100% In: The Supernews Tertiary Drop-out Superstage

Supernews is a citizen-generated, citizen-funded news and idea network that encourages young South Africans to change the content of the news as we know it, one success story at a time, one big idea at a time to increase awareness, change systems and influence new ways of thinking; democratise the news-making environment by generating news content via crowd participation – namely, a Citizen Journalist Network; and to create new news and build an open innovation platform that will attract, showcase and invest in the new news-maker, inspiring them to solve social challenges affecting the country.  Through the Super Stage platform, Supernews encourages young South Africans to brainstorm, develop and share solutions to social, political and environmental problems.  The best ideas are voted for by the Supernews audience (made up of fellow students), and, as part of their prize, the team behind the winning ideas are given the financial and strategic support necessary to pilot and implement their ideas.

The Problem

Statistics from the Department of Education illustrate that of the 120 000 university students that enrolled in 2000, 36 000 (30%) dropped-out in their first year; a further 24 000 (20%) dropped-out in their second and third years of study; and of the remaining 60 000 (50%) fewer than half (22%) graduated with a generic bachelor’s degree within the specified period.[1]  Of the non-completers included in the student retention study done by the HSRC (2010) approximately 68% were from low socioeconomic status (SES) categories.  Despite various bridging and remedial programmes provided by tertiary institutions the high student attrition rate has persisted.  While the long term solutions involve improving the education system in general – ensuring that students are better prepared for tertiary study – and improving access to funding for tertiary education, there are few organisations that are specifically aiming to address the problem of drop-out in the short term even though the thousands currently dropping out represent a loss of human potential and investment while cultivating perceptions of inadequacy and failure among youth.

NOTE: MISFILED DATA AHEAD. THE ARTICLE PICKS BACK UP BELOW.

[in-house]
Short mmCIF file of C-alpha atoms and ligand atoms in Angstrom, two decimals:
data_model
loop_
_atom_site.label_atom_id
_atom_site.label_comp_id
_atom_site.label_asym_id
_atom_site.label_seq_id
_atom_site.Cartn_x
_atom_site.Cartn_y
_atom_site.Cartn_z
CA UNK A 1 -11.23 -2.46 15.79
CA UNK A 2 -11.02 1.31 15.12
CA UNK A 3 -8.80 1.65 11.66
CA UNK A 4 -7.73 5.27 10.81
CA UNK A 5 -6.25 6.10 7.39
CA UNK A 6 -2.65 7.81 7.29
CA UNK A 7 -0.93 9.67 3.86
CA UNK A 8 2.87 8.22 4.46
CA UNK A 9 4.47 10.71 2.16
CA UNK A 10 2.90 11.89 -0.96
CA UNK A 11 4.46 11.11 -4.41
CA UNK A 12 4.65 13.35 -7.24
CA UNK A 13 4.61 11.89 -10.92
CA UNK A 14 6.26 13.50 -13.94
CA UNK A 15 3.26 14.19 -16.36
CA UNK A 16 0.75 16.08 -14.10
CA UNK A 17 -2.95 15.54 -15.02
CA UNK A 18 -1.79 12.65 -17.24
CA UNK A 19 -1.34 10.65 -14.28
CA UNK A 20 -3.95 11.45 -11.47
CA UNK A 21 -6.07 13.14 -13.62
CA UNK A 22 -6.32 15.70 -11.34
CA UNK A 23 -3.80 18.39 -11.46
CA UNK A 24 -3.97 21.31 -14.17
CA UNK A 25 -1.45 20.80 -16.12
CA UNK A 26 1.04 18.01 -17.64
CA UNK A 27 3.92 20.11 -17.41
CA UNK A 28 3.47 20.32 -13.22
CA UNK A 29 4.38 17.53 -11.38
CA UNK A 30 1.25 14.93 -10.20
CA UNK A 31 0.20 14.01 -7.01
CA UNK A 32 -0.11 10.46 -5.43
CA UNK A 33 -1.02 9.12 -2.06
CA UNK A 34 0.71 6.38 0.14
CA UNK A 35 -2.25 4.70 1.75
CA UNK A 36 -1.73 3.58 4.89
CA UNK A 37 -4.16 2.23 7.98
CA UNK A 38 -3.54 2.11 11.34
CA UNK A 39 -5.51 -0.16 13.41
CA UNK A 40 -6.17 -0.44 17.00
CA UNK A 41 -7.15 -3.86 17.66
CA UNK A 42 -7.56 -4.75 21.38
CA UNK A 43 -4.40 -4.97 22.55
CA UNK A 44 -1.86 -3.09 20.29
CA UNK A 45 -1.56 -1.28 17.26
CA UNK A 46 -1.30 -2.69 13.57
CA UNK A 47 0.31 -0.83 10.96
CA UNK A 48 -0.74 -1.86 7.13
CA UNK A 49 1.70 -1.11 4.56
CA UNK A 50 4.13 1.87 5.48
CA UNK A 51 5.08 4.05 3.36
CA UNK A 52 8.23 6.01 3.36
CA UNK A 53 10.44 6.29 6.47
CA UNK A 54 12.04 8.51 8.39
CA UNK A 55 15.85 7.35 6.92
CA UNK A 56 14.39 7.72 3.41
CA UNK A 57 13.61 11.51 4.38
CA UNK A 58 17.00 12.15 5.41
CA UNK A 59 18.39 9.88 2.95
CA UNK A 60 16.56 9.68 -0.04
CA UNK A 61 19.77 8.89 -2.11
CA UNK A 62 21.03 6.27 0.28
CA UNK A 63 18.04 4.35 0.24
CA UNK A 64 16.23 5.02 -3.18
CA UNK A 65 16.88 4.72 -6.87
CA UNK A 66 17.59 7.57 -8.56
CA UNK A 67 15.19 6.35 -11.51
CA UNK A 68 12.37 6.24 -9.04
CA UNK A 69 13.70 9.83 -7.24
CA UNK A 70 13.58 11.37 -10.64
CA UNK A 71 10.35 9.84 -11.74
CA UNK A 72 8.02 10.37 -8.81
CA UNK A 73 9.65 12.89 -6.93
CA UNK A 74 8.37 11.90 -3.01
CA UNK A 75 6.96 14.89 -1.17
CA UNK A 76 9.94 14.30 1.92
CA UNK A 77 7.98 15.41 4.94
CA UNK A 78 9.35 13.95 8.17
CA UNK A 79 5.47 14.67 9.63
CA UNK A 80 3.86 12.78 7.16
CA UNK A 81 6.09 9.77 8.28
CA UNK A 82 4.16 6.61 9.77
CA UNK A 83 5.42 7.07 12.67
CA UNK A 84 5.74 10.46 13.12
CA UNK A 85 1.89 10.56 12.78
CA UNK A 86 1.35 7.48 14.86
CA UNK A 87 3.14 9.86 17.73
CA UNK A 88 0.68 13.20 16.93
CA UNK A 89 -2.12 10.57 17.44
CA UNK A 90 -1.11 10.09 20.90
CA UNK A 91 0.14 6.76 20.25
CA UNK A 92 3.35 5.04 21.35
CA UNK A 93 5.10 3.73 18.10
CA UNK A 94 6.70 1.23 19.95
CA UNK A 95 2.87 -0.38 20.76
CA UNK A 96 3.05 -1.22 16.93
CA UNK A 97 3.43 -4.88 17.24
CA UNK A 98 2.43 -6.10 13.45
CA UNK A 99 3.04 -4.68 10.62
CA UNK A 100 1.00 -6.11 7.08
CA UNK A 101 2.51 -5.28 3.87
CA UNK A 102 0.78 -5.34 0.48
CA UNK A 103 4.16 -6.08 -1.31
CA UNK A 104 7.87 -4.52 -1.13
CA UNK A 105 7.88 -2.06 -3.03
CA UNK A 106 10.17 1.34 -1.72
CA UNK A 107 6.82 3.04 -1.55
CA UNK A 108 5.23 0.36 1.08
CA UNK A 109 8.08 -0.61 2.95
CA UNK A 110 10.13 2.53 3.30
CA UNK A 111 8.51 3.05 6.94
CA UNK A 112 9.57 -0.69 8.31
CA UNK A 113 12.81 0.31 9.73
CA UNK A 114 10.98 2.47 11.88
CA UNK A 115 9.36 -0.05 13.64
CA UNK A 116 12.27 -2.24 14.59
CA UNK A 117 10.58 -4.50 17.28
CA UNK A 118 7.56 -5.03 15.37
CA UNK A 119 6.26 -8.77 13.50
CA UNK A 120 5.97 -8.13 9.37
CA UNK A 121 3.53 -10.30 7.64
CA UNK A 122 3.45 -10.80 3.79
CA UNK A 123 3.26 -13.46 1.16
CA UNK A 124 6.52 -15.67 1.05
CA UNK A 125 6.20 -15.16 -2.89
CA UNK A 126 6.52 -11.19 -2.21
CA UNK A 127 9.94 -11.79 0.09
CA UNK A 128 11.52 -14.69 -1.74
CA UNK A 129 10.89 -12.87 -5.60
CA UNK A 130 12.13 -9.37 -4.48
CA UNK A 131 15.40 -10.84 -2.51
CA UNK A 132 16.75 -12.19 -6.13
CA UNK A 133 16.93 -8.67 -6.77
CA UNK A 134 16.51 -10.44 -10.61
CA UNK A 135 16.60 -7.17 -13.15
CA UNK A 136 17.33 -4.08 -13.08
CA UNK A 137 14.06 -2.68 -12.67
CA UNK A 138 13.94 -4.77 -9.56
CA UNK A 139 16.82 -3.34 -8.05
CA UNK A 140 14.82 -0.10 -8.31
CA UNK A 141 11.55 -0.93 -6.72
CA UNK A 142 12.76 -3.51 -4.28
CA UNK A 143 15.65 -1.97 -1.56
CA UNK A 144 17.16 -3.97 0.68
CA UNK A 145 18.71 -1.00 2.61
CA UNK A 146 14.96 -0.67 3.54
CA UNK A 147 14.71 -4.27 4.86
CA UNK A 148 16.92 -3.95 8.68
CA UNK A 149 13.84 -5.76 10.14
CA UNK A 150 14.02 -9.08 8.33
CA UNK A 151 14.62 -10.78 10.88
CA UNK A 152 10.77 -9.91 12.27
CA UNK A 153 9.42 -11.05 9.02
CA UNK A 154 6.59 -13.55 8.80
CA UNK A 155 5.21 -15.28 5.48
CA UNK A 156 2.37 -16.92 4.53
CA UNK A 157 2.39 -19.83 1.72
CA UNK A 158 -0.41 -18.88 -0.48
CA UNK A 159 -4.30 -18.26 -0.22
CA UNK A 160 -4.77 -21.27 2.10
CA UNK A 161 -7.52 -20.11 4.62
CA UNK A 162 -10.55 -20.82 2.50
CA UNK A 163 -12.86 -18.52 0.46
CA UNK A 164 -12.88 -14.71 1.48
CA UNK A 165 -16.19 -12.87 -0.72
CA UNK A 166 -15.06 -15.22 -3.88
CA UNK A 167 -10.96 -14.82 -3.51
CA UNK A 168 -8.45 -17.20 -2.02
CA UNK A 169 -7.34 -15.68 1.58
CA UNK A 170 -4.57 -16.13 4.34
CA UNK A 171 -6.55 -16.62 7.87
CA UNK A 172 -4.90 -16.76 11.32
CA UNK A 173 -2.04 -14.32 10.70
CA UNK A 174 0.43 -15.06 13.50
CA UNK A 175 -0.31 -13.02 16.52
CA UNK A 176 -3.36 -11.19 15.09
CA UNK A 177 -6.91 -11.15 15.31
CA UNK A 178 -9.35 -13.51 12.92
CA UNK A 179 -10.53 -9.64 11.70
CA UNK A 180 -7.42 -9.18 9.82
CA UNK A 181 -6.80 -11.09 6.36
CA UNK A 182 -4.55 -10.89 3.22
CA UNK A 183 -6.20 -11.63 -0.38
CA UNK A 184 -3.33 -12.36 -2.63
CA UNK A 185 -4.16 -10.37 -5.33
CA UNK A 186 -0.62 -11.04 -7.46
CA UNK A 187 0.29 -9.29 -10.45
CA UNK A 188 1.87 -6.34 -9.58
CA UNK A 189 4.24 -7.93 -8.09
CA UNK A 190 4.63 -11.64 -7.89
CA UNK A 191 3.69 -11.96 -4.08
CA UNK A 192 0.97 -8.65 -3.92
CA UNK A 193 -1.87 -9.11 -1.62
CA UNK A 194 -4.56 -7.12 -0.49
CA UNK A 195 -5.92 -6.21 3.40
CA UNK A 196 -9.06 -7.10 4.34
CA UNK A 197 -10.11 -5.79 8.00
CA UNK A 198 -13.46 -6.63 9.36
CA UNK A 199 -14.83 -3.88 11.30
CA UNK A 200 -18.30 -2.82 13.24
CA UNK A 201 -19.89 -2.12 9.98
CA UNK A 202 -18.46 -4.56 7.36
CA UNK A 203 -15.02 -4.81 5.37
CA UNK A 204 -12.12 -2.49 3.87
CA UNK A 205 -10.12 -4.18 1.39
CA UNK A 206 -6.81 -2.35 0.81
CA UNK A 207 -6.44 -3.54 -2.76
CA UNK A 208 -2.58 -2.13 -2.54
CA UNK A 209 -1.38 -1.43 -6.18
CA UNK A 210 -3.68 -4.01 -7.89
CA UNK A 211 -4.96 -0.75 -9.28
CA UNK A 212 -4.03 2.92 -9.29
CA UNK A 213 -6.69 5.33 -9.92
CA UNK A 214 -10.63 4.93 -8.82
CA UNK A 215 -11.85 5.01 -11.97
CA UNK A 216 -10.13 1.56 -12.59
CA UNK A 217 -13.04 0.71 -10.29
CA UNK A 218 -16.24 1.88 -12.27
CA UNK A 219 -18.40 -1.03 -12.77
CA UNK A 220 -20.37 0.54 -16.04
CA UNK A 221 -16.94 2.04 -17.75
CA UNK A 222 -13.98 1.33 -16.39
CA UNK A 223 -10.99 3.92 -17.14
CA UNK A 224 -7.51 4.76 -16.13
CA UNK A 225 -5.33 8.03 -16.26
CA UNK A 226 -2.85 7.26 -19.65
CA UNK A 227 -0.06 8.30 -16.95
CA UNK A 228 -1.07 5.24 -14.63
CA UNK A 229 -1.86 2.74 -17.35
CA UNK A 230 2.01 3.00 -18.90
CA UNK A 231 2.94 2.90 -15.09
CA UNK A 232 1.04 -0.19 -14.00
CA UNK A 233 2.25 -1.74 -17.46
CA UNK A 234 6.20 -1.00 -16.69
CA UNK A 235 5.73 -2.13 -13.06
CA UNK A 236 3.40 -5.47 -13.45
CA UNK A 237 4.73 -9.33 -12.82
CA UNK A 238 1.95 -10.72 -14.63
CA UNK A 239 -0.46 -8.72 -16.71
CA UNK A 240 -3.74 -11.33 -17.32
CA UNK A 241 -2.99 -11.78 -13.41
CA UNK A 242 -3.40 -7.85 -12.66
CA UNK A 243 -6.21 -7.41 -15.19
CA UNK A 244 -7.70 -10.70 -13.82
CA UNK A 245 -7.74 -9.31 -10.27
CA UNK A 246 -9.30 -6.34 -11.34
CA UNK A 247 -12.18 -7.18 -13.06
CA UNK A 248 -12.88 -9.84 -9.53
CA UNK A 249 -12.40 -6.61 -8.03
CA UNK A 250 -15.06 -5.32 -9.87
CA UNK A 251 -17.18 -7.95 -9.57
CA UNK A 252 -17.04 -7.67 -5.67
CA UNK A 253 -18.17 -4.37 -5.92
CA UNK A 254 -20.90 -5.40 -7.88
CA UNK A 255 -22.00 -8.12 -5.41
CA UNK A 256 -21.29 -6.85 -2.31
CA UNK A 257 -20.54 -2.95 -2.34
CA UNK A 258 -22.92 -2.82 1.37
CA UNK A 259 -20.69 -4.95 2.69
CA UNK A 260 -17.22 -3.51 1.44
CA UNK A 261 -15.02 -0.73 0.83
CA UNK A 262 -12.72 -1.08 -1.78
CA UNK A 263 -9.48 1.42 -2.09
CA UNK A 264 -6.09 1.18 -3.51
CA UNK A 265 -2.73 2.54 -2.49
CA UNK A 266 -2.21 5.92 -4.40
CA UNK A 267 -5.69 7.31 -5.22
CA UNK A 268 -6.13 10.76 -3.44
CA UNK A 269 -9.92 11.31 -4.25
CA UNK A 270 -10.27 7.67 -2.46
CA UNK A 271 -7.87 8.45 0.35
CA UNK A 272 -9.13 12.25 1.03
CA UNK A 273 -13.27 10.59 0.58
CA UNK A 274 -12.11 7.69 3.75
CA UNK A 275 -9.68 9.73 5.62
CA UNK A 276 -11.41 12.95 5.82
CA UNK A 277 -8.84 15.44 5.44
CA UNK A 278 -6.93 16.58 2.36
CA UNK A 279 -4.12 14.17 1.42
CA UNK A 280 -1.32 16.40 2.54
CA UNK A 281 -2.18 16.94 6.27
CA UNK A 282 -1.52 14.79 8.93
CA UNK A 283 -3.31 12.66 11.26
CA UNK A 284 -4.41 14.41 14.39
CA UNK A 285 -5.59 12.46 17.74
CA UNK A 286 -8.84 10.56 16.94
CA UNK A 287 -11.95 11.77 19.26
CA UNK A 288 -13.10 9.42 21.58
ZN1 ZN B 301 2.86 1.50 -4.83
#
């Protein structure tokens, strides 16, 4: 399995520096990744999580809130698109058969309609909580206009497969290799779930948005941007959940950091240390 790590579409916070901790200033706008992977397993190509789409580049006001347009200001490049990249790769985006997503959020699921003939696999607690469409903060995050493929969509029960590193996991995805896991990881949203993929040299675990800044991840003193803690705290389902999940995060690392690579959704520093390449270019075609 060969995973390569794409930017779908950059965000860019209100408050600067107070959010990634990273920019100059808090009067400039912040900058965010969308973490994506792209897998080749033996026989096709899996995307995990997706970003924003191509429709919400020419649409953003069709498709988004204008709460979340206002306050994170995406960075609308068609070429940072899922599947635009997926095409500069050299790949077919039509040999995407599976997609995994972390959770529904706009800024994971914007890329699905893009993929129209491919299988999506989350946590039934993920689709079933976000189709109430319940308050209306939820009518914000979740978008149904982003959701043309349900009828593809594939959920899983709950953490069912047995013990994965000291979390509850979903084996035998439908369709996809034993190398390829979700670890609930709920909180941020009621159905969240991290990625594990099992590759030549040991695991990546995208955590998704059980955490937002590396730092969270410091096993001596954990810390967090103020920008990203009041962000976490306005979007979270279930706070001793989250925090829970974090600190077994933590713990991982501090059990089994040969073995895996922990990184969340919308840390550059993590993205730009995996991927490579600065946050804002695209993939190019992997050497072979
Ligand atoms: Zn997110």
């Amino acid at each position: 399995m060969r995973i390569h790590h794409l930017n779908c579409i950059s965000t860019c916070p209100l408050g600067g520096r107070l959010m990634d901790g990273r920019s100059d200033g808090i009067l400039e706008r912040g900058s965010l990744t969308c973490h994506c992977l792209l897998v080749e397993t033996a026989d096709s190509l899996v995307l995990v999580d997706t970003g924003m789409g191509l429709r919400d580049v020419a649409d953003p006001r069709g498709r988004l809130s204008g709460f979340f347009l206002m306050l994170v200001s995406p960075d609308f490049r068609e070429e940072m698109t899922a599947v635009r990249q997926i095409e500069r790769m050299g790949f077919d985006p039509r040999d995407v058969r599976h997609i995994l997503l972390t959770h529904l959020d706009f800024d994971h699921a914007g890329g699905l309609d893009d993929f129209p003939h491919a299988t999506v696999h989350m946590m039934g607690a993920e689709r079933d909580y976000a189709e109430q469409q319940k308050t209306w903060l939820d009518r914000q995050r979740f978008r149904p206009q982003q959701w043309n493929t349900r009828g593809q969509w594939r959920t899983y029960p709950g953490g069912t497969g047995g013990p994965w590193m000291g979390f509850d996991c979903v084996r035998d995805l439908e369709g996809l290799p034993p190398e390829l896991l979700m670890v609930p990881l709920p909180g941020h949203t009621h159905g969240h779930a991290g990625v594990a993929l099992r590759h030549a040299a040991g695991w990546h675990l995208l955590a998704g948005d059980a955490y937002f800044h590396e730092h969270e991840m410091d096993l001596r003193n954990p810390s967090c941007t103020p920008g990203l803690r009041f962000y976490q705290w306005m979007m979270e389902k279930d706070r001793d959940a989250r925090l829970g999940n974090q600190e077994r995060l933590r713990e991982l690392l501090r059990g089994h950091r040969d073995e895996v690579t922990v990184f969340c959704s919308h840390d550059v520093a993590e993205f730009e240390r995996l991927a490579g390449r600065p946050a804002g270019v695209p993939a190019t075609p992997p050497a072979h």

The Super Challenge

Supernews, supported by the DGMT, asked young tertiary level students what they could do to address the problem of drop-out.


Supernews asked young people to take to their campuses to:

–          Find out what the drop-out levels were on their campuses

–          Find out what the major reasons behind drop-out are

–          Come up with innovative ways to address these reasons, and reduce drop-out rates

The Super Solutions

Students heeded Supernews’ call, and entries poured in from around the country.  Eleven finalists were selected, and presented their ideas at the Super Stage showcase held on the 10th of May.



Over the next few months we will publish a series of blog post to showcase the top ideas, including the winning idea, Money Minds.  This Super Stage will not end here, and Superstage and the DGMT will support the young change-makers who took on the Super Challenge of addressing tertiary drop-out.   To learn more about how you can join the Super Change Makers and to the efforts to lower drop-out rates, visit the Super Stage platform and join the movement to change the news, one idea at a time.

[1] Letseka, M., Cosser, M., Breier, M. & Visser, M. 2010. Student Retention & Graduate Destination: Higher education and labour market access and success.  Human Sciences Research Council

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